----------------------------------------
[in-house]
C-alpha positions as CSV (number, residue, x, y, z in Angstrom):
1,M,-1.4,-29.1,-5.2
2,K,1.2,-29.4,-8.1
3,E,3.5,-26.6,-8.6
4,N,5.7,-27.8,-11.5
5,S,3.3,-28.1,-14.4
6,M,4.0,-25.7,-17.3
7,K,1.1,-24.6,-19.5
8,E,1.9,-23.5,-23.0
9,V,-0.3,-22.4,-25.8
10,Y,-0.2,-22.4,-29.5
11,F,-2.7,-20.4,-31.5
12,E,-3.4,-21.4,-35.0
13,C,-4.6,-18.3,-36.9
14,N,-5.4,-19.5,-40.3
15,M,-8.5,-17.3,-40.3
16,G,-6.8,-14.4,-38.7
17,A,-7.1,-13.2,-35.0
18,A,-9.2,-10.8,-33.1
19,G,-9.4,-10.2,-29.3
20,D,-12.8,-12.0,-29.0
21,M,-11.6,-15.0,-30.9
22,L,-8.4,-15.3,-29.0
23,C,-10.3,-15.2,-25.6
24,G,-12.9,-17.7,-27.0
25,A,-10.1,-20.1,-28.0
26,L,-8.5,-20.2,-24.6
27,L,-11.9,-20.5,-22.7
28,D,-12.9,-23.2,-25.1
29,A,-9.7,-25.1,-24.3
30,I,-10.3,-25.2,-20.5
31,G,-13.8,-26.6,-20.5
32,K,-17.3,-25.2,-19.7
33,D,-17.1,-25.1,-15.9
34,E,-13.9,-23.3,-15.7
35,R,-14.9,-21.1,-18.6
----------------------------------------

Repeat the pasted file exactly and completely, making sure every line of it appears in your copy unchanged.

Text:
[in-house]
C-alpha positions as CSV (number, residue, x, y, z in Angstrom):
1,M,-1.4,-29.1,-5.2
2,K,1.2,-29.4,-8.1
3,E,3.5,-26.6,-8.6
4,N,5.7,-27.8,-11.5
5,S,3.3,-28.1,-14.4
6,M,4.0,-25.7,-17.3
7,K,1.1,-24.6,-19.5
8,E,1.9,-23.5,-23.0
9,V,-0.3,-22.4,-25.8
10,Y,-0.2,-22.4,-29.5
11,F,-2.7,-20.4,-31.5
12,E,-3.4,-21.4,-35.0
13,C,-4.6,-18.3,-36.9
14,N,-5.4,-19.5,-40.3
15,M,-8.5,-17.3,-40.3
16,G,-6.8,-14.4,-38.7
17,A,-7.1,-13.2,-35.0
18,A,-9.2,-10.8,-33.1
19,G,-9.4,-10.2,-29.3
20,D,-12.8,-12.0,-29.0
21,M,-11.6,-15.0,-30.9
22,L,-8.4,-15.3,-29.0
23,C,-10.3,-15.2,-25.6
24,G,-12.9,-17.7,-27.0
25,A,-10.1,-20.1,-28.0
26,L,-8.5,-20.2,-24.6
27,L,-11.9,-20.5,-22.7
28,D,-12.9,-23.2,-25.1
29,A,-9.7,-25.1,-24.3
30,I,-10.3,-25.2,-20.5
31,G,-13.8,-26.6,-20.5
32,K,-17.3,-25.2,-19.7
33,D,-17.1,-25.1,-15.9
34,E,-13.9,-23.3,-15.7
35,R,-14.9,-21.1,-18.6